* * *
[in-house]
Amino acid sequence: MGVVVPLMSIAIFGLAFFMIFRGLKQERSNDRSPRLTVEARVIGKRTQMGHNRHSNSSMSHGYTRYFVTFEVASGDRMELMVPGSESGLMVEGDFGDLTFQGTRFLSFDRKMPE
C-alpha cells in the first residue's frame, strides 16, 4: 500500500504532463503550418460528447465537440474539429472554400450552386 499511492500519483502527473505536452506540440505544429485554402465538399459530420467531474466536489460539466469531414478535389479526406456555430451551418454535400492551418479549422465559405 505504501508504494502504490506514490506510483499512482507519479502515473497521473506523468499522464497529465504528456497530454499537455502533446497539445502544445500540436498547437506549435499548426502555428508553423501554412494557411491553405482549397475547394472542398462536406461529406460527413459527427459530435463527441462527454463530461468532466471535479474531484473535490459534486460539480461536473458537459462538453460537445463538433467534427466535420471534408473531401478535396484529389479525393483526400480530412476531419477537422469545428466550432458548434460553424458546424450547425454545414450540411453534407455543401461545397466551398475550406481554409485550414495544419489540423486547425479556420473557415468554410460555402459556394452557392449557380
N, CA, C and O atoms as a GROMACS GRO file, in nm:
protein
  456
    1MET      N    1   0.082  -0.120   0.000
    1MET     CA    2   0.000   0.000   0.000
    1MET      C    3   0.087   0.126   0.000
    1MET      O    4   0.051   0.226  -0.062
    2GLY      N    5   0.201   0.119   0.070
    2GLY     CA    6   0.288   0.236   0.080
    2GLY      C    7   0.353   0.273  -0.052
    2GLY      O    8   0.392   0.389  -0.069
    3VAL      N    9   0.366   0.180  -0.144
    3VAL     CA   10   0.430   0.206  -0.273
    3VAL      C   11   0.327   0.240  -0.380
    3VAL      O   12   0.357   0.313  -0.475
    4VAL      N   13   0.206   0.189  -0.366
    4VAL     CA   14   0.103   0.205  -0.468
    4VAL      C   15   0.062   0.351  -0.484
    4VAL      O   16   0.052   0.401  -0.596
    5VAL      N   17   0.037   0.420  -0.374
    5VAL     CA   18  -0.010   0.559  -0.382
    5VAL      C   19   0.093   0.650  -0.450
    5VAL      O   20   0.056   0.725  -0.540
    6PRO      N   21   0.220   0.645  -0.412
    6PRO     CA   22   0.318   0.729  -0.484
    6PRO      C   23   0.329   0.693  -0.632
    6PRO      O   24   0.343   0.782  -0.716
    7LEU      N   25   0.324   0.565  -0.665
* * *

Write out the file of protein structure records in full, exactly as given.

[in-house]
Amino acid sequence: MGVVVPLMSIAIFGLAFFMIFRGLKQERSNDRSPRLTVEARVIGKRTQMGHNRHSNSSMSHGYTRYFVTFEVASGDRMELMVPGSESGLMVEGDFGDLTFQGTRFLSFDRKMPE
C-alpha cells in the first residue's frame, strides 16, 4: 500500500504532463503550418460528447465537440474539429472554400450552386 499511492500519483502527473505536452506540440505544429485554402465538399459530420467531474466536489460539466469531414478535389479526406456555430451551418454535400492551418479549422465559405 505504501508504494502504490506514490506510483499512482507519479502515473497521473506523468499522464497529465504528456497530454499537455502533446497539445502544445500540436498547437506549435499548426502555428508553423501554412494557411491553405482549397475547394472542398462536406461529406460527413459527427459530435463527441462527454463530461468532466471535479474531484473535490459534486460539480461536473458537459462538453460537445463538433467534427466535420471534408473531401478535396484529389479525393483526400480530412476531419477537422469545428466550432458548434460553424458546424450547425454545414450540411453534407455543401461545397466551398475550406481554409485550414495544419489540423486547425479556420473557415468554410460555402459556394452557392449557380
N, CA, C and O atoms as a GROMACS GRO file, in nm:
protein
  456
    1MET      N    1   0.082  -0.120   0.000
    1MET     CA    2   0.000   0.000   0.000
    1MET      C    3   0.087   0.126   0.000
    1MET      O    4   0.051   0.226  -0.062
    2GLY      N    5   0.201   0.119   0.070
    2GLY     CA    6   0.288   0.236   0.080
    2GLY      C    7   0.353   0.273  -0.052
    2GLY      O    8   0.392   0.389  -0.069
    3VAL      N    9   0.366   0.180  -0.144
    3VAL     CA   10   0.430   0.206  -0.273
    3VAL      C   11   0.327   0.240  -0.380
    3VAL      O   12   0.357   0.313  -0.475
    4VAL      N   13   0.206   0.189  -0.366
    4VAL     CA   14   0.103   0.205  -0.468
    4VAL      C   15   0.062   0.351  -0.484
    4VAL      O   16   0.052   0.401  -0.596
    5VAL      N   17   0.037   0.420  -0.374
    5VAL     CA   18  -0.010   0.559  -0.382
    5VAL      C   19   0.093   0.650  -0.450
    5VAL      O   20   0.056   0.725  -0.540
    6PRO      N   21   0.220   0.645  -0.412
    6PRO     CA   22   0.318   0.729  -0.484
    6PRO      C   23   0.329   0.693  -0.632
    6PRO      O   24   0.343   0.782  -0.716
    7LEU      N   25   0.324   0.565  -0.665